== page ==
Eugenics at the Eastman School: Music Psychology and the Racialization of Musical Talent

Presented at the 2017 annual meeting of the American Musicological Society in Rochester, NY.

I’m happy to share the typescript of this talk: please get in touch via email!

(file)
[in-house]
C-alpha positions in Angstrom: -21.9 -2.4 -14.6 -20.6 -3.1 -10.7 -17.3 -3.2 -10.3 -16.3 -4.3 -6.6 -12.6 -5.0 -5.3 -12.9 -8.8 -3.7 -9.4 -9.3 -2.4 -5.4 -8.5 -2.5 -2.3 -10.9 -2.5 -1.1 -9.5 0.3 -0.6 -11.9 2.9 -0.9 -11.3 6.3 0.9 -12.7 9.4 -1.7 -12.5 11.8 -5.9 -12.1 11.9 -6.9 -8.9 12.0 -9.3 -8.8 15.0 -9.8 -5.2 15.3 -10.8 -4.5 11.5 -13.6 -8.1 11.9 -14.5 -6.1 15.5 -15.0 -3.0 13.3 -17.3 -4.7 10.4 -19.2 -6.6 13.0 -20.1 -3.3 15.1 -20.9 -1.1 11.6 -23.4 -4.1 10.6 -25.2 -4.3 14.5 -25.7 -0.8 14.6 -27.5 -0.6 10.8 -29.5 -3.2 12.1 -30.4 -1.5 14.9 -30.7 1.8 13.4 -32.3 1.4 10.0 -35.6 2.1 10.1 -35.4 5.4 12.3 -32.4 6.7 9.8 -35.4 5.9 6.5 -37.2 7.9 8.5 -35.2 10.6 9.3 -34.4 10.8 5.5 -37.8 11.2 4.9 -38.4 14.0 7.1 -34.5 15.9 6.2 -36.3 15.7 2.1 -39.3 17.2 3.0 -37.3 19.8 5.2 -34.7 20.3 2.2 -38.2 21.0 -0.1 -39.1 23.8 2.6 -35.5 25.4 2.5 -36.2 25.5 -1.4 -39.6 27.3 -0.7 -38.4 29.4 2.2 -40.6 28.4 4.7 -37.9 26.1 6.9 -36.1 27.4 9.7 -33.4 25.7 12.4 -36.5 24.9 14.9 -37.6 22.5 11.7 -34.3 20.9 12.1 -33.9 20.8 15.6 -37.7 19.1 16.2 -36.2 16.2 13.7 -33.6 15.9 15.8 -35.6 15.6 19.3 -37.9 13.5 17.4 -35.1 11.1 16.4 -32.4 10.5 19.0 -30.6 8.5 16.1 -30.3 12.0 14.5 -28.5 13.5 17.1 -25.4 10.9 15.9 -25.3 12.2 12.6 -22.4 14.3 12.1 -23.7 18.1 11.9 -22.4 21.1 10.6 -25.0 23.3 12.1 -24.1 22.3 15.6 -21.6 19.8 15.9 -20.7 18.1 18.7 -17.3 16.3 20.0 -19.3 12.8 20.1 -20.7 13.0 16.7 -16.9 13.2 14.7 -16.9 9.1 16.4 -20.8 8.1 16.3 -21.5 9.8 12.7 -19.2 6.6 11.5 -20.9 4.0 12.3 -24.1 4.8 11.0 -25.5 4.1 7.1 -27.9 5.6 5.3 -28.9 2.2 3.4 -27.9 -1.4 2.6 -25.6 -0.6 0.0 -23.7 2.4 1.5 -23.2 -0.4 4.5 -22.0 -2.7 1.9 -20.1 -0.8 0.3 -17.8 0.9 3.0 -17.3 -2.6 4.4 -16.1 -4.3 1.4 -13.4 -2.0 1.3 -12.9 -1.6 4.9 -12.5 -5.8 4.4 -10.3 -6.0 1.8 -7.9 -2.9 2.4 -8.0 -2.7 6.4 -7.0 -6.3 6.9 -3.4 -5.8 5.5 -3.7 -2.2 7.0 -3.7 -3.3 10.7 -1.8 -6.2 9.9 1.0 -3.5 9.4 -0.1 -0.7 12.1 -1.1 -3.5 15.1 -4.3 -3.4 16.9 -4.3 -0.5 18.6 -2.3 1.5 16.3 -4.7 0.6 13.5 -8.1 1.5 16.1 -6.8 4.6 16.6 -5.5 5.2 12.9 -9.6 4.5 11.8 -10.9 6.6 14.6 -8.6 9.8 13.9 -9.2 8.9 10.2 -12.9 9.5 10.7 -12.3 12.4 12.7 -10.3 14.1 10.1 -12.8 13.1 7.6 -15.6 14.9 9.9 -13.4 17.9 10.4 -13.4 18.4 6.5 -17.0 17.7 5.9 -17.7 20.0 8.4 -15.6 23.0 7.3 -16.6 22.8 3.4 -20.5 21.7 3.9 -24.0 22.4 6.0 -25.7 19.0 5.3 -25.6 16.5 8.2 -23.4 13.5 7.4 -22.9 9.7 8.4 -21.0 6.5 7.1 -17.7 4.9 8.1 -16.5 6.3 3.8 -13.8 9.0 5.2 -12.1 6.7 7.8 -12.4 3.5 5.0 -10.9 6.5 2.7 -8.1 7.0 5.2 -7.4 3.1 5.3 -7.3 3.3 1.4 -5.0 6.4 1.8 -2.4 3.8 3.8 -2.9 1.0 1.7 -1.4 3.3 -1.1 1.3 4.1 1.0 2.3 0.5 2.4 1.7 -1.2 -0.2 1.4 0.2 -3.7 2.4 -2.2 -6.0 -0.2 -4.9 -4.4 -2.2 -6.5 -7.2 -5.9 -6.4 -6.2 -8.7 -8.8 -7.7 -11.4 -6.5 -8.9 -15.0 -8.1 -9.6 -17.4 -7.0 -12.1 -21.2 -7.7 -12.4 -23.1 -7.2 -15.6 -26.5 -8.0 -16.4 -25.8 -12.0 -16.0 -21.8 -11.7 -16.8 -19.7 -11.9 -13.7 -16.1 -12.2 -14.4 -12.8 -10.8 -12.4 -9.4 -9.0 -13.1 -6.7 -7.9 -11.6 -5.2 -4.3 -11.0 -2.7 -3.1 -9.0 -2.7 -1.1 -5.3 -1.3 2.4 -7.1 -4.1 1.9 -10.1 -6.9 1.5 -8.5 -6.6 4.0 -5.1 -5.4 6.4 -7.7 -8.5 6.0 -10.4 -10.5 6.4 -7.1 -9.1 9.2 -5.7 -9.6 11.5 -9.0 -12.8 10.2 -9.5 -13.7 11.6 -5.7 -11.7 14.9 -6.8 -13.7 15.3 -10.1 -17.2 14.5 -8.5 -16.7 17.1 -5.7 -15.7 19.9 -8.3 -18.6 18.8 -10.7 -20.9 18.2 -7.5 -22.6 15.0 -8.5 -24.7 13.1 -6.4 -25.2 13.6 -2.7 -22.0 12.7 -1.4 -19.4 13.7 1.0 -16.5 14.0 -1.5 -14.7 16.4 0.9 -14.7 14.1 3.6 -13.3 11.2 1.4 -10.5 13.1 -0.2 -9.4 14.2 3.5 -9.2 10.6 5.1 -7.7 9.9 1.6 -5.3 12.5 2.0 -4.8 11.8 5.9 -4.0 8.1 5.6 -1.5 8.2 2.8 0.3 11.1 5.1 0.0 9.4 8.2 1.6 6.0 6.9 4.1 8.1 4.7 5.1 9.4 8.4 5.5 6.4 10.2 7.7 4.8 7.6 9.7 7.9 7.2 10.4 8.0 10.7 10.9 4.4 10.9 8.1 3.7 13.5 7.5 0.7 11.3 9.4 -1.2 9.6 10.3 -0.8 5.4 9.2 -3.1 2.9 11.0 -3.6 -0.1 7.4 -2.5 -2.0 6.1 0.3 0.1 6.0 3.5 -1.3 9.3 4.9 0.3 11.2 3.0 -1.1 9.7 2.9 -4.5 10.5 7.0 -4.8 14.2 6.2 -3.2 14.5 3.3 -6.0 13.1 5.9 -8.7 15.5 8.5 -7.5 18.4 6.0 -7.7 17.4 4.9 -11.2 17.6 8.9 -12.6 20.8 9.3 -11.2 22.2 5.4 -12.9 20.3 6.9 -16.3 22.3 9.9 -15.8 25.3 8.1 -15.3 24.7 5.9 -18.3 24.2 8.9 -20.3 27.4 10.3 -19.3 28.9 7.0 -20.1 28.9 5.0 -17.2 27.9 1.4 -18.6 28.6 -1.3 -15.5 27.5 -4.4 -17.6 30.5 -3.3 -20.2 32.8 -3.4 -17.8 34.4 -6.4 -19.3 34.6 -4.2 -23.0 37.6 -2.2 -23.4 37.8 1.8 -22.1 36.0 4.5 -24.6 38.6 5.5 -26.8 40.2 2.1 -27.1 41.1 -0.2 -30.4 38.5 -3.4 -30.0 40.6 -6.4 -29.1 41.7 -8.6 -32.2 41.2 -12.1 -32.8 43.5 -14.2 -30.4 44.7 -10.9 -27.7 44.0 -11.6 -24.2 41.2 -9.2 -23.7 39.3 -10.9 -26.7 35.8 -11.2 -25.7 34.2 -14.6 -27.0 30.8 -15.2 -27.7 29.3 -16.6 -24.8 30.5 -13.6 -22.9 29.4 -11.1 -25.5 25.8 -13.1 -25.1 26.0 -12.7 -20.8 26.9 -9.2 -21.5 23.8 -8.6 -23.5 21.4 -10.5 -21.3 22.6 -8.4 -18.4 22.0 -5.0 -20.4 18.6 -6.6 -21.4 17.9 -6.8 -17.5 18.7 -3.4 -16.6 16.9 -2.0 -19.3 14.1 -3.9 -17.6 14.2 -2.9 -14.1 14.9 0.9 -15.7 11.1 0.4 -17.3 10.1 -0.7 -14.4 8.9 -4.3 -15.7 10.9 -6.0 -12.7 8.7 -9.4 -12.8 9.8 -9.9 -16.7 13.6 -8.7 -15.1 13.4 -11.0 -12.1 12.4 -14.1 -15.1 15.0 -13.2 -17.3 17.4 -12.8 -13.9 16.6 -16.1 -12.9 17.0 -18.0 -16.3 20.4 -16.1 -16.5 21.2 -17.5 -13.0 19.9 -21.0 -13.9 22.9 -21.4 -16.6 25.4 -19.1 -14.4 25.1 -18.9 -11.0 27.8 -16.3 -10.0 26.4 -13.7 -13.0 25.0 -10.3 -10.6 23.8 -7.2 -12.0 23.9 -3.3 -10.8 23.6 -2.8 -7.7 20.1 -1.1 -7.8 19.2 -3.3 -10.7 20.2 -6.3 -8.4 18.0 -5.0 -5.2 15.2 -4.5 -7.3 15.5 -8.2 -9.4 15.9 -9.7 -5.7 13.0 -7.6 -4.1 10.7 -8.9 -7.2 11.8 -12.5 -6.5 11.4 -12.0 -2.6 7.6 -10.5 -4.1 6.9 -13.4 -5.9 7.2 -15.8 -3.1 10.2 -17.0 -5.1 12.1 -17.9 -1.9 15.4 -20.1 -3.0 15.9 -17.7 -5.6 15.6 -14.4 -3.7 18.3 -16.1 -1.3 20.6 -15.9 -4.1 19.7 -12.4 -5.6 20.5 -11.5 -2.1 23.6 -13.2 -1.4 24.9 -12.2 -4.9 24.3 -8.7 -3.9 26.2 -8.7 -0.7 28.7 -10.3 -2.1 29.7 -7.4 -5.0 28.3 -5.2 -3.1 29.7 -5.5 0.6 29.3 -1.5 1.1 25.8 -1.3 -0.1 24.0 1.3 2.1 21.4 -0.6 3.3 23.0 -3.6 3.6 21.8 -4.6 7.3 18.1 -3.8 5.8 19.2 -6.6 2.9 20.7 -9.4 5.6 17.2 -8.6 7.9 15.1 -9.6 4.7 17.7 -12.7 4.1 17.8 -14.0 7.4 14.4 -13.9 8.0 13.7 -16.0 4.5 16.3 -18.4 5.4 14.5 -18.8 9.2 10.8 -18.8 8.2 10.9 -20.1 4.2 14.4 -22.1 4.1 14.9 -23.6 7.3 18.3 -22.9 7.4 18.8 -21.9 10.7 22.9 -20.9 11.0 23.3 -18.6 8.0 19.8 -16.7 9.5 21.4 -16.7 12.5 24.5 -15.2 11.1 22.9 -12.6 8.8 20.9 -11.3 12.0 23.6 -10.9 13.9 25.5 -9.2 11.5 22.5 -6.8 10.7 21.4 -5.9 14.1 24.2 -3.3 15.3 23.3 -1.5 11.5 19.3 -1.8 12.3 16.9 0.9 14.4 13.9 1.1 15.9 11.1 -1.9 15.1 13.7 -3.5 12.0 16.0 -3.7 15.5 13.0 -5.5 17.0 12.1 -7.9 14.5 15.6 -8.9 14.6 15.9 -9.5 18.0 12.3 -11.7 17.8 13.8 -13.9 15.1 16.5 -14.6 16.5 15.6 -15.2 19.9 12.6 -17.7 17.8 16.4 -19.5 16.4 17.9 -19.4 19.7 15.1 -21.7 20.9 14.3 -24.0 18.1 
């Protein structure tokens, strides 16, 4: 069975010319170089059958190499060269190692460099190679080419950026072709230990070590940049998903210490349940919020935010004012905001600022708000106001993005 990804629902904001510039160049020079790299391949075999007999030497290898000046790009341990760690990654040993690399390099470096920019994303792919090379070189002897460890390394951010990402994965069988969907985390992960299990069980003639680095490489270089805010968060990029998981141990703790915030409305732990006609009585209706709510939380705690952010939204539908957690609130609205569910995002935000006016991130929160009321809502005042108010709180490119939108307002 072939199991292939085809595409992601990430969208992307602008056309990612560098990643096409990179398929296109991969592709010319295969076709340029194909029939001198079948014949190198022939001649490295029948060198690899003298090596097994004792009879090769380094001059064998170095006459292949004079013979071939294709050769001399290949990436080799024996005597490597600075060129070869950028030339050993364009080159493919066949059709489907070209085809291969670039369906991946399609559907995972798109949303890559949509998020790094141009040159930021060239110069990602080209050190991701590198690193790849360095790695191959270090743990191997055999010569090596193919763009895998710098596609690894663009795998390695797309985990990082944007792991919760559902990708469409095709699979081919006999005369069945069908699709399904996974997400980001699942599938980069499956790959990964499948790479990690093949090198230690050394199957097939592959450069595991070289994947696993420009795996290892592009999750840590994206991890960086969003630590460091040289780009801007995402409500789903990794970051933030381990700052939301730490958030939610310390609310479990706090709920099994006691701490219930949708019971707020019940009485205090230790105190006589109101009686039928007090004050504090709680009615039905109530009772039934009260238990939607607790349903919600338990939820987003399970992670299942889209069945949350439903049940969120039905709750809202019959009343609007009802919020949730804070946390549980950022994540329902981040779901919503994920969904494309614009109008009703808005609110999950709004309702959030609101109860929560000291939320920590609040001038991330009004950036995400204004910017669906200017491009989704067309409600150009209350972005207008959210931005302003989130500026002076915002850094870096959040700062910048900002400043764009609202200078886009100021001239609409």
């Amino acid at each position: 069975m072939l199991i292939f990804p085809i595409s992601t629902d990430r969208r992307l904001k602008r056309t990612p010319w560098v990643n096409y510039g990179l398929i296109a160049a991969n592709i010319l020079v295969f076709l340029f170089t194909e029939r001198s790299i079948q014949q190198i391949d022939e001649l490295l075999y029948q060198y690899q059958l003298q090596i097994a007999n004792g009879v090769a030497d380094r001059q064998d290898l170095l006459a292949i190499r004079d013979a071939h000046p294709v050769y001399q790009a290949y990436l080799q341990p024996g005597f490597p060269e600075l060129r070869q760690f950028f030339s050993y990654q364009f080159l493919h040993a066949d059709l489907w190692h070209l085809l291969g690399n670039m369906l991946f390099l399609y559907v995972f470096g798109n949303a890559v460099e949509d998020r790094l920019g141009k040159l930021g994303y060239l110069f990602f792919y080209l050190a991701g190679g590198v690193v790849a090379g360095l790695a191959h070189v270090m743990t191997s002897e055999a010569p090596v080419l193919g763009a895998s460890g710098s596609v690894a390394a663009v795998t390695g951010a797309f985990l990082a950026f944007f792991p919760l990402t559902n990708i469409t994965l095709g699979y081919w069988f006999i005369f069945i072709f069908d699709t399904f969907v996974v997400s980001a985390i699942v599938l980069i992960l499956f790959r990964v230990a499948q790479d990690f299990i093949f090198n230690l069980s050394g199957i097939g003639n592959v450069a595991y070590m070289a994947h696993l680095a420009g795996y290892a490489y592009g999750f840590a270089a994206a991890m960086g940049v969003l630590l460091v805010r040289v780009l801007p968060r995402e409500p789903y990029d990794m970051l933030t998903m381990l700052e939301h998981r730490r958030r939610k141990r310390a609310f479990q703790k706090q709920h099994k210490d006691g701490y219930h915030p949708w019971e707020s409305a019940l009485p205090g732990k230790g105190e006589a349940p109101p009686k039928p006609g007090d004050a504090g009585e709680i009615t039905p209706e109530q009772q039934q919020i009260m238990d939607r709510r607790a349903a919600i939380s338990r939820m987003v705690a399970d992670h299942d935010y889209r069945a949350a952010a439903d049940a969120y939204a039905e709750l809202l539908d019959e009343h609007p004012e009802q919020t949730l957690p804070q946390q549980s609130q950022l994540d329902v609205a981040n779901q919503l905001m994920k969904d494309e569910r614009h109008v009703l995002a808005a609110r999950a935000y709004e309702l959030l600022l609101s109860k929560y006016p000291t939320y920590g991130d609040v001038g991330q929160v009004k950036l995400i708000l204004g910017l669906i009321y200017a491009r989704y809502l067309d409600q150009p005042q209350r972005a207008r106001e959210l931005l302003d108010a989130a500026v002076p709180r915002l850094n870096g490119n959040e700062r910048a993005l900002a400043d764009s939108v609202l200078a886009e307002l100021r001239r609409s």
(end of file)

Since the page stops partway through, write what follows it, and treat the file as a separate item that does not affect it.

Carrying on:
In 1923 the psychologist of music Carl E. Seashore gave a speech to the International Congress of Eugenics in New York, in which he spoke enthusiastically of the musical possibilities afforded by the burgeoning sciences of race and heredity. To an audience of scientists and wealthy industrialists—the drivers of the American eugenics movement—Seashore proposed that the capacity for musical excellence was a heritable trait, and that as such it was “quite within the power of future generations to enhance the quality and degree of musical talent by conscious selection.” This call to action was heeded. At the behest of George Eastman, Seashore and his laboratory, in conjunction with the Eugenics Record Office under Charles Davenport, embarked on a decade-long experiment at the Eastman School of Music, seeking to test the validity of measuring musical talent, and to examine how eugenic wisdom might be applied to music education. This paper offers new readings of now little-known scientific studies to shed light on the strong institutional, intellectual, and financial ties between American music psychology and the eugenics movement of the early twentieth century. Focusing first on the development of Seashore’s “Measures of Musical Talent,” validated during the Eastman experiment as a measure of supposedly innate musical ability, the paper traces ties between Seashore’s laboratory and national eugenics organizations, integrating the Measures into the history of standardized intelligence testing as an instrument of racial and class-based social stratification. The second half of the paper examines how the Seashore Measures were employed in explicitly racialized studies of musical ability, arguing not only that the Measures leant a scientistic veracity to existing musical stereotypes, but that the conclusions of these experiments were used to extend the project of educational segregation. In reintegrating the history of music psychology and eugenics, this paper aims first to expand on existing studies of music and scientific racism, moving toward a clearer history of racialized musical epistemologies; and second, to ask how such a history might help address contemporary questions surrounding the role of scientific research in music studies.

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